STATE OF NEW YORK
25 BEAVER STREET
NEW YORK, NEW YORK 10004
|George E. Pataki
Gregory V. Serio
The Office of General Counsel issued the following informal opinion on March 29, 2004, representing the position of the New York State Insurance Department.
Re: Offering Free Administrative Services
When insurance agents sell group health insurance policies to employers, may such agents also provide administrative services for the health insurance at no additional charge to such employers, or would doing so constitute an unlawful rebate?
By providing administrative services for the health insurance sold to employers at no additional charge to such employers, such insurance agents are providing an unlawful rebate on such policies in violation of N.Y. Ins. Law § 4224(c) (McKinney Supp. 2003).
The inquirer is an insurance agent who sells group health insurance policies to employers. The inquirer wants to know whether providing administrative services to the employers for such policies would constitute an unlawful rebate. The inquirer would hire an outside firm to actually provide the service to the inquirers clients. For employers, the outside firm would administer Flexible Spending Account plans (hereinafter FSA); and benefits required by the Consolidated Omnibus Budget Reconciliation Act (hereinafter COBRA).
The COBRA services would include providing the following: instructions for initial notification to employees of their rights under COBRA; adjudication of eligibility; billing, collection, and processing of COBRA transactions; Participant Update reports that advise the employer of the need to add or remove individuals from the group health plan; a Participant Help Hotline; a Client Hotline; 24-7 automated information and full Web access to account information; remittance of monthly premiums to the employer with itemized reports; and retention of proof of compliance in professional document archives for long-term reference.
The FSA services include providing the following: customer service; information on a toll-free number; Interactive Voice Response and participant account information access via the Internet; expert plan design consulting; a Sample Plan Document and Summary Plan Description with customized information for the employer; employee communication materials to ensure employees understand the benefits of the plan; election form processing completed quickly to meet plans effective date; post-enrollment reporting clearly summarizing necessary payroll and human resources information; rapid claims processing, with claims fax via toll-free number; non-discrimination testing performed annually according to Internal Revenue Code guidelines; and Form 550 preparation service.
The inquirer further state that traditionally such fees have been paid by the employer, but that currently insurance agents are offering such services to clients in an effort to compete for the business.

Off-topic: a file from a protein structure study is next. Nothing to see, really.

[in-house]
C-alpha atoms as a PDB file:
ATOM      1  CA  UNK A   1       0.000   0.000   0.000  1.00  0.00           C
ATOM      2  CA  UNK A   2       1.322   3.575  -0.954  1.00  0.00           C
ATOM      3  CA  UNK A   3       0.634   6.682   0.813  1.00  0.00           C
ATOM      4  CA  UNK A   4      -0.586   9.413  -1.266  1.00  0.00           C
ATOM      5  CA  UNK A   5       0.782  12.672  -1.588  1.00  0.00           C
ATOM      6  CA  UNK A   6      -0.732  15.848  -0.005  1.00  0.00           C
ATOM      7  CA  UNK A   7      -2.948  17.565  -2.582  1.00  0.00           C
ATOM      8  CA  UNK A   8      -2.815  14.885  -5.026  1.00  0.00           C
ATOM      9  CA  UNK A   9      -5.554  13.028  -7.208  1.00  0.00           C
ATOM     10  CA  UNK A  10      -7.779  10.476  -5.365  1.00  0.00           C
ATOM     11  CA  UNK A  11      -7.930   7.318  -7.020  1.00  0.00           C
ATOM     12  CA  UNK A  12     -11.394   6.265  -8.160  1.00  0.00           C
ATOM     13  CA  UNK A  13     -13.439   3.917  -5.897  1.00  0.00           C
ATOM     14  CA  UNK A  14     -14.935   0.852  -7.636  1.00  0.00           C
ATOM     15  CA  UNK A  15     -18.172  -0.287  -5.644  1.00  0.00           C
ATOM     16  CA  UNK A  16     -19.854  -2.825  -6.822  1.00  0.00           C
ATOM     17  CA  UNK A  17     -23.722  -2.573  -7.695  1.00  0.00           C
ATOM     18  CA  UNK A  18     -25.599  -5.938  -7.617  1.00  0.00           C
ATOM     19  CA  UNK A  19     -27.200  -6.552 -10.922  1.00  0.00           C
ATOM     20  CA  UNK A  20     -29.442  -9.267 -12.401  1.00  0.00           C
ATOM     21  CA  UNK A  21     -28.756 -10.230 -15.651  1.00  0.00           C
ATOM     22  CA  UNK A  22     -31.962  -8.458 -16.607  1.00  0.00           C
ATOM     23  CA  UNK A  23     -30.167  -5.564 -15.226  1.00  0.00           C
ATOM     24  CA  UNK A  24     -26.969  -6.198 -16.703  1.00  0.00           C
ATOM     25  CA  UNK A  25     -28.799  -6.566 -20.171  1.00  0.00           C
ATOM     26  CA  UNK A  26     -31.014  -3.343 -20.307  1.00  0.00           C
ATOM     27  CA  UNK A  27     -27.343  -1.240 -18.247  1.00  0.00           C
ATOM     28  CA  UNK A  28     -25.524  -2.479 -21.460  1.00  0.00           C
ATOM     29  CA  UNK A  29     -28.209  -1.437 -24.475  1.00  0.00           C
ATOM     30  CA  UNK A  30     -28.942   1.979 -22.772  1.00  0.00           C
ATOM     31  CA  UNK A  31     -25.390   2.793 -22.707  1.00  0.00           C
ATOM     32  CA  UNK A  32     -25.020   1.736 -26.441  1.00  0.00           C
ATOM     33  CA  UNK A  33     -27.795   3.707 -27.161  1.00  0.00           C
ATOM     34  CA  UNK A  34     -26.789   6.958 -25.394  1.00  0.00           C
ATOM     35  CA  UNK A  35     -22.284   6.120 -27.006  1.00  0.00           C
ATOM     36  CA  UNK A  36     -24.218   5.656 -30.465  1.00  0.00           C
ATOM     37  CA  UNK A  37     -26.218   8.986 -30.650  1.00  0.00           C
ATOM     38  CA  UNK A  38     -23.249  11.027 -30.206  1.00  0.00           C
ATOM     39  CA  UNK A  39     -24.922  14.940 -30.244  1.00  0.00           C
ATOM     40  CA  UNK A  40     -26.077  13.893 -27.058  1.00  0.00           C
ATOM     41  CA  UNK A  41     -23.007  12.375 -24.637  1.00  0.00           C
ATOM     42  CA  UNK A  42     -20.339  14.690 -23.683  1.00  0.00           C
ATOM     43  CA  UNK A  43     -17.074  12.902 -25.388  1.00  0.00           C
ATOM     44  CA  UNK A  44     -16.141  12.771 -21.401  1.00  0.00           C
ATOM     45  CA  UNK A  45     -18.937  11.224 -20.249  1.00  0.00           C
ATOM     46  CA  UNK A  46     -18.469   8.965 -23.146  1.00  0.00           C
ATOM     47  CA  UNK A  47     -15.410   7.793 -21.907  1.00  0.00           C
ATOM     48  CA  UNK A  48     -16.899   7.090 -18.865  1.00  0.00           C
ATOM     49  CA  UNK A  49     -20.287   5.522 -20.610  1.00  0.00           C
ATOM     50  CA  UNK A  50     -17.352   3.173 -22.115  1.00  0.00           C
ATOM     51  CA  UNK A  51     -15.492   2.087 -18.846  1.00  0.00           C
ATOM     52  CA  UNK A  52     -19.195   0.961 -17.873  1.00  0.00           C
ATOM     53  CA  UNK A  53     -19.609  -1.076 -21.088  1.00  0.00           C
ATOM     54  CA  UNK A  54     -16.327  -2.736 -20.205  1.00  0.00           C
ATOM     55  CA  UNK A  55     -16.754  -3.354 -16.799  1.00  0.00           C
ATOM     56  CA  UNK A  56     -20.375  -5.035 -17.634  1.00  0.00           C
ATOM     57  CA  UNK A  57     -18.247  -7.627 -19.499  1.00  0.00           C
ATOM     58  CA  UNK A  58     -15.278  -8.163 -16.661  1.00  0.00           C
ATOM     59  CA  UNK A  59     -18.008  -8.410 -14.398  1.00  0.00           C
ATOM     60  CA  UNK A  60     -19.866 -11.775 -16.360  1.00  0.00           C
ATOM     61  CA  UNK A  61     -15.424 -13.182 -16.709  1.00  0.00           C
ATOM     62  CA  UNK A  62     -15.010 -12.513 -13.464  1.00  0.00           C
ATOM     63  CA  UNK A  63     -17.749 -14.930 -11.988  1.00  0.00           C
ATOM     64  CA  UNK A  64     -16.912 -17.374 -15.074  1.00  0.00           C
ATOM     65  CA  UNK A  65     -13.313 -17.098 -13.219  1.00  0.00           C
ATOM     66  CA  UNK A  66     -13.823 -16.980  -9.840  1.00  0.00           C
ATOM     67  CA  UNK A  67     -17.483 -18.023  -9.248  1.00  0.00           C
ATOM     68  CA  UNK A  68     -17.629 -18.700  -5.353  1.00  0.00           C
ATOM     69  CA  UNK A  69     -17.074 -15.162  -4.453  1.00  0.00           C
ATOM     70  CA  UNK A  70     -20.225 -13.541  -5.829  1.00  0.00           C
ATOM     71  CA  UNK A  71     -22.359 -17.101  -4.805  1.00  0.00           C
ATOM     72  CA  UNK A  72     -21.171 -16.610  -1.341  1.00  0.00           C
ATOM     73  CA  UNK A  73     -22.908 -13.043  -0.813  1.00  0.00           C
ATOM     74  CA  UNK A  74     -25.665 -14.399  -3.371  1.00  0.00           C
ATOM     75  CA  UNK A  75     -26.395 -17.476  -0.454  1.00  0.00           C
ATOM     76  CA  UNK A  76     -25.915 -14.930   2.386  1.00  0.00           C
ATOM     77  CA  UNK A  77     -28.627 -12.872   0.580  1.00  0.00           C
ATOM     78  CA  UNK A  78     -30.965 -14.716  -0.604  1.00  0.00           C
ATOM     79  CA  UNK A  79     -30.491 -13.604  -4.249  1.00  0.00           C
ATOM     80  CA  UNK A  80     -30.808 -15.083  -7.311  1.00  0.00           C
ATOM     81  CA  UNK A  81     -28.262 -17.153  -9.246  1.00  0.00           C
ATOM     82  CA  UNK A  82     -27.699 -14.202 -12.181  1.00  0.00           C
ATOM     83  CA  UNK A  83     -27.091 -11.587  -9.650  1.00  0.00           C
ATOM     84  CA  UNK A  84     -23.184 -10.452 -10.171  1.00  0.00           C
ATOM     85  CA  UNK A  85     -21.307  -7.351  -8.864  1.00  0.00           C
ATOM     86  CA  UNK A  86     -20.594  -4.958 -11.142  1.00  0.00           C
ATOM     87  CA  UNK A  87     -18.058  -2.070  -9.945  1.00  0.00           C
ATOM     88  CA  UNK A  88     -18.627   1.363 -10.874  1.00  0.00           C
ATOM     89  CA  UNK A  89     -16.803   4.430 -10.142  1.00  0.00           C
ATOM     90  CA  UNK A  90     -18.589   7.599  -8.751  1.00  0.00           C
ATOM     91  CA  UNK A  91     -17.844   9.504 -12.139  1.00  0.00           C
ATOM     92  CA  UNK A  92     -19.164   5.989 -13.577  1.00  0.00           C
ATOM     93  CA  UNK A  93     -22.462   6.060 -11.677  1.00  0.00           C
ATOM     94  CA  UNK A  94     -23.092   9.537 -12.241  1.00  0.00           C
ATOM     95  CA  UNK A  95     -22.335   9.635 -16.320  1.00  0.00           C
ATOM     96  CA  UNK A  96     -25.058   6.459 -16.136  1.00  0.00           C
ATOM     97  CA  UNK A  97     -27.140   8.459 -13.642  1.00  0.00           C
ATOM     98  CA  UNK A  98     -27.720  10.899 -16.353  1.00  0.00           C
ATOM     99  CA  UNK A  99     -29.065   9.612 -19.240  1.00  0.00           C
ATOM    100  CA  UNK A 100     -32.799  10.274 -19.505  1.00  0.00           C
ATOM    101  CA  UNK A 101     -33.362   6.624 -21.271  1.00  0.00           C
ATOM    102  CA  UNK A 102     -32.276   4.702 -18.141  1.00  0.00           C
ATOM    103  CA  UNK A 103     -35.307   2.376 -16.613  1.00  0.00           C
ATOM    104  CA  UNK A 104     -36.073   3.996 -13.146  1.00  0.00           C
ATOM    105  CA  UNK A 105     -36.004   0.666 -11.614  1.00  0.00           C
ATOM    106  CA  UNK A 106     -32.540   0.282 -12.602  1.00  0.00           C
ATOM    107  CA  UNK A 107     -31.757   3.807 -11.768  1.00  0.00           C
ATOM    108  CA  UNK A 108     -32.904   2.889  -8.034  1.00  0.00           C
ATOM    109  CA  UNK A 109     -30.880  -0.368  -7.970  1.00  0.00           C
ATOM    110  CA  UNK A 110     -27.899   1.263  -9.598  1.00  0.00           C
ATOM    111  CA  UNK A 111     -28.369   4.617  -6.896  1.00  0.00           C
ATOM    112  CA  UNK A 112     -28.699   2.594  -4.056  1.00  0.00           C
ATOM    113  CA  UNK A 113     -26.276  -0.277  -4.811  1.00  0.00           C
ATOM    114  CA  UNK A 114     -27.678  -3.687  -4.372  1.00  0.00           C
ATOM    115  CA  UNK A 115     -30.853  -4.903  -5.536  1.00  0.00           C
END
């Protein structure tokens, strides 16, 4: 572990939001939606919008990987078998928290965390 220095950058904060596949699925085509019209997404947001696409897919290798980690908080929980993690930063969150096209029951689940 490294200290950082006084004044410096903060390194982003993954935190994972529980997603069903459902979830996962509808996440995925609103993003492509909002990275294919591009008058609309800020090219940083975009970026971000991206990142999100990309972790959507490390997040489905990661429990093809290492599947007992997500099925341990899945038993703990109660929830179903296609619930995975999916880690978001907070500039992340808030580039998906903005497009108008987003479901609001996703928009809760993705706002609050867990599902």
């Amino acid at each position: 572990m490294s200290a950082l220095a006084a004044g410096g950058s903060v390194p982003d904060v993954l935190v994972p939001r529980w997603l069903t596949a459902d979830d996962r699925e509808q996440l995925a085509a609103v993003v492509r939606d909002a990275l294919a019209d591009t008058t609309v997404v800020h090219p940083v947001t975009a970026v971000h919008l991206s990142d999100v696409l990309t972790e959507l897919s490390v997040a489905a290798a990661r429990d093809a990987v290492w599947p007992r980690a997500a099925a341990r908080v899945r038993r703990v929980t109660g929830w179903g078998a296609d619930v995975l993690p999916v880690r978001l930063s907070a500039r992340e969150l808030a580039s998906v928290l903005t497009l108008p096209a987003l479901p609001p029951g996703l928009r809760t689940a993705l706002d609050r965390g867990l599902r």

N.Y. Ins. Law § 4224(c) (McKinney Supp. 2003) states:
No such life insurance company and no such savings and insurance bank and no officer, agent, solicitor or representative thereof and no such insurer doing in this state the business of accident and health insurance and no officer, agent, solicitor or representative thereof, and no licensed insurance broker and no employee or other representative of any such insurer, agent or broker, shall pay, allow or give, or offer to pay, allow or give, directly or indirectly, as an inducement to any person to insure, or shall give, sell or purchase, or offer to give, sell or purchase, as such inducement, or interdependent with any policy of life insurance or annuity contract or policy of accident and health insurance, any stocks, bonds or other securities, or any dividends or profits accruing or to accrue thereon, or any valuable consideration or inducement whatever not specified in such policy or contract; nor shall any person in this state knowingly receive as such inducement, any rebate of premium or policy fee or any special favor or advantage in the dividends or other benefits to accrue on any such policy or contract, or knowingly receive any paid employment or contract for services of any kind, or any valuable consideration or inducement whatever which is not specified in such policy or contract.
An insurance agent or broker subject to the provisions of N.Y. Ins. Law § 4224(c) (McKinney Supp. 2003), may not provide " . . . an inducement to any person . . . or any valuable consideration or inducement whatever not specified in such policy or contract; . . . " in connection with the sale of health insurance. Therefore, an insurance agent selling health insurance may not provide free administrative services to an employer because this service constitutes valuable consideration and is an unlawful inducement in violation of N.Y. Ins. Law § 4224(c) (McKinney Supp. 2003).
For further information one may contact Senior Attorney Susan A. Dess at the New York City Office.